by Mark Chillingworth

CIO role at no risk in information led future

Mar 08, 20122 mins

Another month another vendor sponsored report claiming that the CIO role will disappear within five years. Considering the acronym means information technology it has never ceased to amaze me how few IT commentators focus on the information. 
CIO again is another acronym concerning information and true enough there are those in the role that carry the badge but are not information driven. The CIO role will not and cannot die out in the next five years. We have lived in an information rich society for decades and the next few will see information richness deepen. 
CIOs at organisations in markets such as finance, government, travel and manufacturing are creating business value and competitive advantage for their organisations through delivering information services. A single customer view that understands the multiple ways a customer interacts with an organisation in today’s multi-channel environment is a complex information and technology task that uses the best skills of the best CIOs, not the governance and spending restriction skills of a CFO. Competition increases year on year and information enables real time decision making to win custom that could be lost. Retailers, manufacturers and telcos are already pioneering this, led by their CIOs.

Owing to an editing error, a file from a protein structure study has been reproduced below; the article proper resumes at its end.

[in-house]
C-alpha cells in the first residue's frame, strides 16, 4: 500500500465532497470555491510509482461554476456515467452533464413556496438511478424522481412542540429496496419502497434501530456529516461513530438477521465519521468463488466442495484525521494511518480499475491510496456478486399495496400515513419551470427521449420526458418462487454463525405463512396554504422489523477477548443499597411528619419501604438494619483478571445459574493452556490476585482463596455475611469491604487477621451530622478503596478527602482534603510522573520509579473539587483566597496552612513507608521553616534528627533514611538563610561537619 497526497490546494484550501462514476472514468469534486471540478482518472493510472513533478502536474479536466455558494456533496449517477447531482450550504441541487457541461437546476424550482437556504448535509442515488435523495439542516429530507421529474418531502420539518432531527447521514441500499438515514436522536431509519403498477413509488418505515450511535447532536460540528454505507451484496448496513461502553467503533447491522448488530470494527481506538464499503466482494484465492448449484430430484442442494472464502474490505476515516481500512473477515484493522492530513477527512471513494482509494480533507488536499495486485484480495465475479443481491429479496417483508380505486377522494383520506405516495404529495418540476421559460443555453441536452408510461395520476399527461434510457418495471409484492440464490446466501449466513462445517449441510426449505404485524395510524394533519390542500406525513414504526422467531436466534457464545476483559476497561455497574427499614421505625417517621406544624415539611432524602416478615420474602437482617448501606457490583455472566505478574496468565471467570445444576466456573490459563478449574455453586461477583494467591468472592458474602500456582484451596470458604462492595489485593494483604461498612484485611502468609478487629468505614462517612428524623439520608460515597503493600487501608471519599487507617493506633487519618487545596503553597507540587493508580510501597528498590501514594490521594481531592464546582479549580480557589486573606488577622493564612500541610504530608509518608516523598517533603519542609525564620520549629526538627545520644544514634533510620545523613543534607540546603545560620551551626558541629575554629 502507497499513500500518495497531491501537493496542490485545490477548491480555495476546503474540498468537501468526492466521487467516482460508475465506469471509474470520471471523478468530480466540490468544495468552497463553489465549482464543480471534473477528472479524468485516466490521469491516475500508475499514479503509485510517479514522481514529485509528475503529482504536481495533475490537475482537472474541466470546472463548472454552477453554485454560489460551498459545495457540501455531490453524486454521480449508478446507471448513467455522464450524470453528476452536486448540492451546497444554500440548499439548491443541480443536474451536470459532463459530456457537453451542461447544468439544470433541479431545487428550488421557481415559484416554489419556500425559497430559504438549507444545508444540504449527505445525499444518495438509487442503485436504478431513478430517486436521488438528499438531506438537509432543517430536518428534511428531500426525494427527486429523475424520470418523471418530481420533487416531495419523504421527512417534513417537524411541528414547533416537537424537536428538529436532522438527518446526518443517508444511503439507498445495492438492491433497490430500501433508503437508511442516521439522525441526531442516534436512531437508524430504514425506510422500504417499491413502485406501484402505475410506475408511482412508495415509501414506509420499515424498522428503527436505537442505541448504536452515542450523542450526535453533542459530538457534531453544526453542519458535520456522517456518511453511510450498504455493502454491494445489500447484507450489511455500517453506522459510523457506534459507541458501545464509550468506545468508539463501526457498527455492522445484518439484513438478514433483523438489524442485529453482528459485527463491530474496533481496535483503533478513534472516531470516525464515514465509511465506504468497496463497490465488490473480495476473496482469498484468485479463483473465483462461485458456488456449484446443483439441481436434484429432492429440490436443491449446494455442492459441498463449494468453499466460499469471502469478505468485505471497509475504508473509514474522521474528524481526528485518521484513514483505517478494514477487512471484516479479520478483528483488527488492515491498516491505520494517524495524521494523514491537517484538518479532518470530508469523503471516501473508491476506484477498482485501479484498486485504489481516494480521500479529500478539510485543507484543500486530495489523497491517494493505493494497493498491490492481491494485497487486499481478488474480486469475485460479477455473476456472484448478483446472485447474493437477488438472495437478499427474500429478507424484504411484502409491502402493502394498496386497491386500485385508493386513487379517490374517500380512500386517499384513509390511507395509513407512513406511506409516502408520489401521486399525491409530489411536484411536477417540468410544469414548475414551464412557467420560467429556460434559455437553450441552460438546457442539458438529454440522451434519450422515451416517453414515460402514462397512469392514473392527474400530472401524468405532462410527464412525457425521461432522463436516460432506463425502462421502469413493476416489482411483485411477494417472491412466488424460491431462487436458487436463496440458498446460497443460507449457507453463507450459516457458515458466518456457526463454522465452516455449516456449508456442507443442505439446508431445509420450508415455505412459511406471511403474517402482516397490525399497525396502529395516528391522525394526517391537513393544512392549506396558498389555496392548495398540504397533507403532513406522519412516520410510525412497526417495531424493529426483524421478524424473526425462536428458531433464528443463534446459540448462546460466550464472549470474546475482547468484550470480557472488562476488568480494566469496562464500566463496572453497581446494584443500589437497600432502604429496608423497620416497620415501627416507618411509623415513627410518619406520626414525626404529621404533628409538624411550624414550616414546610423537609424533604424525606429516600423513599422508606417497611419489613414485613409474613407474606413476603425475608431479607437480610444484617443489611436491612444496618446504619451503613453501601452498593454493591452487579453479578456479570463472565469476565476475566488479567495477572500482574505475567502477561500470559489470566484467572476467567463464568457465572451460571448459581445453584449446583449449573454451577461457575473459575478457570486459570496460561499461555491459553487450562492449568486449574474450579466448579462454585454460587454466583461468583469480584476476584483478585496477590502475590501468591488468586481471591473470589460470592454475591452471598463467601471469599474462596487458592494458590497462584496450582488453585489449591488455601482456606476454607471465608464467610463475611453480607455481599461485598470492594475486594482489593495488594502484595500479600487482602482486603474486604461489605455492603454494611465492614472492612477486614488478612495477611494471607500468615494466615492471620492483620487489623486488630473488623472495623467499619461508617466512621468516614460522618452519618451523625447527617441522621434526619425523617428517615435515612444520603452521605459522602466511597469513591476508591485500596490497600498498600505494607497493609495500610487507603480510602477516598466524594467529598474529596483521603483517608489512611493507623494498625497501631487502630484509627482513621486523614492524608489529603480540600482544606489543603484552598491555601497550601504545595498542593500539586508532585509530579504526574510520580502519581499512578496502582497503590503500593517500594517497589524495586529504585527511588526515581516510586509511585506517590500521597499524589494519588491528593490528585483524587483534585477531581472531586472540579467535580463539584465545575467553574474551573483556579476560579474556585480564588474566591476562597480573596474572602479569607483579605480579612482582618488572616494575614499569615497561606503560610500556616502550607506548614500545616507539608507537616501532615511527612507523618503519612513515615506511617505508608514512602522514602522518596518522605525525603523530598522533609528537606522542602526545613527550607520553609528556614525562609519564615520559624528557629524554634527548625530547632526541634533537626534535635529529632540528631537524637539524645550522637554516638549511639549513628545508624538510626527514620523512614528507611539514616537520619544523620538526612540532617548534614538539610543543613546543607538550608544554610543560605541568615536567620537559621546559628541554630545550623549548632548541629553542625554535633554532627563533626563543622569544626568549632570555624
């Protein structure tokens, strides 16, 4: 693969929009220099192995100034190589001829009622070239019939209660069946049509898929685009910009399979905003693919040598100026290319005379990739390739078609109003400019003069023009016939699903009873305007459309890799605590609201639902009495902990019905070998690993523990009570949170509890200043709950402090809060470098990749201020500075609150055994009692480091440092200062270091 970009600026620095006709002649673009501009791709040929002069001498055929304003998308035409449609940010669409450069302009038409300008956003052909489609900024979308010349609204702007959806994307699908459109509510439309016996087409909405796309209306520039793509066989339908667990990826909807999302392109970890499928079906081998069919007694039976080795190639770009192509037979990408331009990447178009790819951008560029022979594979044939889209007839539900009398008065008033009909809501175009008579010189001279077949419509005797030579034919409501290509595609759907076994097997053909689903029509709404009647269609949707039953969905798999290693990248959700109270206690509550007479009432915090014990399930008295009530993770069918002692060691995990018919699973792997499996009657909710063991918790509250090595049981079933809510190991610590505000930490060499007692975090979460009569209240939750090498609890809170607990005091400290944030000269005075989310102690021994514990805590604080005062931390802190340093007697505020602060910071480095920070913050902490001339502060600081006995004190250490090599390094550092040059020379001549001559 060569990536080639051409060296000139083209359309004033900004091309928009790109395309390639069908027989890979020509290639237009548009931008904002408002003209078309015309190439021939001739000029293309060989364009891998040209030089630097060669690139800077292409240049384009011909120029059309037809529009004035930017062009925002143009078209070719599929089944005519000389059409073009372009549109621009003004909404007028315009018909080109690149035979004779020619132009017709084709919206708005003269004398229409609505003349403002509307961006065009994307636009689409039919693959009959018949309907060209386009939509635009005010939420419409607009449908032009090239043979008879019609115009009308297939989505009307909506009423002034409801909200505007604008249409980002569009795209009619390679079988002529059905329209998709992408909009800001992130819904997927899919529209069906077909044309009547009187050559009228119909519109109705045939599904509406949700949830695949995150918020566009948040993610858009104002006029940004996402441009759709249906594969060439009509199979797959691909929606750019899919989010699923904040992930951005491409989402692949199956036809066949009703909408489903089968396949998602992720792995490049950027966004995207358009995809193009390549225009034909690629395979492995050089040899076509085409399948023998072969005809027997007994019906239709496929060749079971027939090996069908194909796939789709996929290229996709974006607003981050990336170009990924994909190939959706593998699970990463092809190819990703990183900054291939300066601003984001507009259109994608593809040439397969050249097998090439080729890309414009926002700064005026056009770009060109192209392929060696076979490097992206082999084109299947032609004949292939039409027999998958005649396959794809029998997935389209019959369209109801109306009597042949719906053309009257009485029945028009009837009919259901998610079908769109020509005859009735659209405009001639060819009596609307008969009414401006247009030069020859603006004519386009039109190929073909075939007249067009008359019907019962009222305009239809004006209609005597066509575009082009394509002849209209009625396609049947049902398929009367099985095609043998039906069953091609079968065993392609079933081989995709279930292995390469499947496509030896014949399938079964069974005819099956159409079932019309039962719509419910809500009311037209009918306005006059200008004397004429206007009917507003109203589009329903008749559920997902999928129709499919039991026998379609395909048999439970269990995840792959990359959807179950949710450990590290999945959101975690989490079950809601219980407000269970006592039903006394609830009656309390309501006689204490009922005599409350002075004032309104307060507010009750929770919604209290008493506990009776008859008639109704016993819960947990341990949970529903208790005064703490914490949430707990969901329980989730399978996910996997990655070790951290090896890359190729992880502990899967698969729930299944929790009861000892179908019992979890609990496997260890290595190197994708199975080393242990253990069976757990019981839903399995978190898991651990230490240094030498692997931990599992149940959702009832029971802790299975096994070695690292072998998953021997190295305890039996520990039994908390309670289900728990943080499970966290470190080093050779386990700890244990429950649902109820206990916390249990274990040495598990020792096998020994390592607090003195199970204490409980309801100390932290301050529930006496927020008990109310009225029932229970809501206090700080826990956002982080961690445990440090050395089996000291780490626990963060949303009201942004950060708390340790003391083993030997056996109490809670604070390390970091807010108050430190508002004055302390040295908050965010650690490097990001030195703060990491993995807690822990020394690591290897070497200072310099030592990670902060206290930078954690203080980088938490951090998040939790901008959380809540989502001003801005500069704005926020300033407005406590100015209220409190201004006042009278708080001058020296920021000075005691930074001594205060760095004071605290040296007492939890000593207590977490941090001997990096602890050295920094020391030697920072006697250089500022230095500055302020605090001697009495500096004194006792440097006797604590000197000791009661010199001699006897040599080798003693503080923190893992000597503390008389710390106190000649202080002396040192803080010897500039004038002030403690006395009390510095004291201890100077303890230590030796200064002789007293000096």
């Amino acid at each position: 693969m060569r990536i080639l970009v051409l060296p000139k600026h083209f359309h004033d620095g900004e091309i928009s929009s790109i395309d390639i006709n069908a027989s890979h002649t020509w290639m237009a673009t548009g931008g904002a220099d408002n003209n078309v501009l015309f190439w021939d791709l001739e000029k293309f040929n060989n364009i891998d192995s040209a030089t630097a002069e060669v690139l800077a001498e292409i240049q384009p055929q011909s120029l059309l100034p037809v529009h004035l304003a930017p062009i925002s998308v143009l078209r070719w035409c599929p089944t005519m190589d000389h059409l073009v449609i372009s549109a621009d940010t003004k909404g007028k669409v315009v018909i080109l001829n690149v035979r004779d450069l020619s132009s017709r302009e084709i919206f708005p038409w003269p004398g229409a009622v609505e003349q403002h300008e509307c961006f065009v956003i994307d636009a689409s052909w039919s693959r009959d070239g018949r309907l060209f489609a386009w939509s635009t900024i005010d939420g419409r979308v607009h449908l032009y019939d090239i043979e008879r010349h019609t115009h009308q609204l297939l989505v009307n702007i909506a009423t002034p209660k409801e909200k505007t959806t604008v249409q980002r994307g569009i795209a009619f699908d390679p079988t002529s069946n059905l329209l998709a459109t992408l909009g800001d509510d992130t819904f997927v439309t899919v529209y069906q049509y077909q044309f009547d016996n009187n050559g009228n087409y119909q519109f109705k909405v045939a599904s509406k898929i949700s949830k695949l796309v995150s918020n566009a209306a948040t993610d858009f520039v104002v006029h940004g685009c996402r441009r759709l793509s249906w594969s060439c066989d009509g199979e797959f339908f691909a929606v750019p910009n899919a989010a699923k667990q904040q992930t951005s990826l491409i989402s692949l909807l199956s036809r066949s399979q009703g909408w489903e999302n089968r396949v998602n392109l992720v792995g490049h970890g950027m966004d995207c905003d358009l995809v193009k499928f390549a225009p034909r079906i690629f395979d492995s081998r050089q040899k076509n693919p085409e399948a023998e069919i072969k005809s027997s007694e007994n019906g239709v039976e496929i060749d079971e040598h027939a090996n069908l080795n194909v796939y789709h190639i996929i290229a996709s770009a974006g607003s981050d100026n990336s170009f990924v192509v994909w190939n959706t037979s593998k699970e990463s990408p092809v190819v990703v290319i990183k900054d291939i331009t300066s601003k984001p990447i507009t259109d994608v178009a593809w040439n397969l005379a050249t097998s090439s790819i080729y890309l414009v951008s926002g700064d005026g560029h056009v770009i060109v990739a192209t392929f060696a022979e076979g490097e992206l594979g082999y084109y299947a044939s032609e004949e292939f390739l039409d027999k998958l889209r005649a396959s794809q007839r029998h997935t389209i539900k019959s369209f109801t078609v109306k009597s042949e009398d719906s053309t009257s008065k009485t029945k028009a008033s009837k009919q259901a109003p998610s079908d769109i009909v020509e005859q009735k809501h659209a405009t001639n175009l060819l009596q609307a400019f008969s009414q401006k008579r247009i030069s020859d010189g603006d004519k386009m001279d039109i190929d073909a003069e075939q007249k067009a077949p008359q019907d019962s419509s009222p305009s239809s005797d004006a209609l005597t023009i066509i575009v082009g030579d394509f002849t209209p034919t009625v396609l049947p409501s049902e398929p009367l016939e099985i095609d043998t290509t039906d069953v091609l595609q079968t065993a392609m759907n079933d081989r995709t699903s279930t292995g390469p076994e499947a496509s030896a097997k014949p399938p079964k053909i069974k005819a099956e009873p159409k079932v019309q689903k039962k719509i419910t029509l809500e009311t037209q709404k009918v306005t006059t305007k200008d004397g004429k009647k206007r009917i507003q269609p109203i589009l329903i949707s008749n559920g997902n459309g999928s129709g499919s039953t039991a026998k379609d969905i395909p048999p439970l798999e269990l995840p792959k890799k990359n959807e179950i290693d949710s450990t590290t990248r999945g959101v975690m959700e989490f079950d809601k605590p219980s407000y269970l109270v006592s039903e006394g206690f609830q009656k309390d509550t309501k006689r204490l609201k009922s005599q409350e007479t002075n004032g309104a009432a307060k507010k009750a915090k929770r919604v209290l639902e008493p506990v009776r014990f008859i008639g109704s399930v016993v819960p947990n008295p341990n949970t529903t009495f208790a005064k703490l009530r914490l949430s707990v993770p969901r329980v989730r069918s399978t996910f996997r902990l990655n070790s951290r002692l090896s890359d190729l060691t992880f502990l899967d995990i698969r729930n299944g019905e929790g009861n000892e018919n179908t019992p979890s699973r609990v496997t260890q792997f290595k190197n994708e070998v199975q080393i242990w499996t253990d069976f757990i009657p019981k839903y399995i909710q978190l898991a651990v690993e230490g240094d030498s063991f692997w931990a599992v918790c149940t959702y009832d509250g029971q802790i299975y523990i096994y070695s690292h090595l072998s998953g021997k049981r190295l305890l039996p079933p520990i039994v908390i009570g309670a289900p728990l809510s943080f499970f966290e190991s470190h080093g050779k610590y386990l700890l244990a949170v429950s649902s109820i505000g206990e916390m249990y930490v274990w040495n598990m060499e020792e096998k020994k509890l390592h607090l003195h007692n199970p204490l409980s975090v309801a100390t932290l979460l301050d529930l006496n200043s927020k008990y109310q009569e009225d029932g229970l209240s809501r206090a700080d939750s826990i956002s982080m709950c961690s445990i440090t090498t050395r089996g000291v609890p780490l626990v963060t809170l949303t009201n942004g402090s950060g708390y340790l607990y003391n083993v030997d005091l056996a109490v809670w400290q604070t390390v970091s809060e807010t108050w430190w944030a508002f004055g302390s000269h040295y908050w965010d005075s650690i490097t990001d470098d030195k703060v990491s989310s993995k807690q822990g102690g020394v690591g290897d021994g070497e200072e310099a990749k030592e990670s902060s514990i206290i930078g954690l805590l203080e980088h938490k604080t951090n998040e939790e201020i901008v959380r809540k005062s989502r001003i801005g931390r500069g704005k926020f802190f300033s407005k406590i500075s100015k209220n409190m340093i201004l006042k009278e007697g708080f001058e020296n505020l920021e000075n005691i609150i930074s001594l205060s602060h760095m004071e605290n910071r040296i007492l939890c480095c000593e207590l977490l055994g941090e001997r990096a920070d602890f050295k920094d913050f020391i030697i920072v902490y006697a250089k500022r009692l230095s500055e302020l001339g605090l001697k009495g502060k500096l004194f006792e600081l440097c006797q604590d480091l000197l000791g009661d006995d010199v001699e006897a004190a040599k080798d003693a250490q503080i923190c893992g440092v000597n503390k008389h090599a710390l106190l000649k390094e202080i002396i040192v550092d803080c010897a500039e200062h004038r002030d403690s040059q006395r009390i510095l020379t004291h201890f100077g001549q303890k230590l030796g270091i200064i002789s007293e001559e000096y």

Information levels will increase with machine-to-machine and SIM automation, big data won’t be a future challenge, it will be the norm. With increased information levels comes the need for greater control to protect your vital customers and their data. Consumerisation, cloud computing and new regulations place the onus on good information management, not cost management. 
A vendor argues in Julian Goldsmith’s CIO blog that the CFO has a better understanding of business issues than a CIO. If this is the case, then the organisation has the wrong CIO. Albert Hitchcock and David Wall in this issue are key to the operations of their organisations. This criticism may be true of many IT managers, but the CIO title demands the need to be business centric. 
The vendor community would be better placed to look at reshaping its business models away from licences and sales to a service model, rather than throwing stones at the CIO’s glasshouse. 
Cloud computing models are undoubtedly reshaping the provision of IT and in doing so they are creating a business demand for CIOs to ensure organisations seize the opportunities presented to them by one of their greatest assets – information.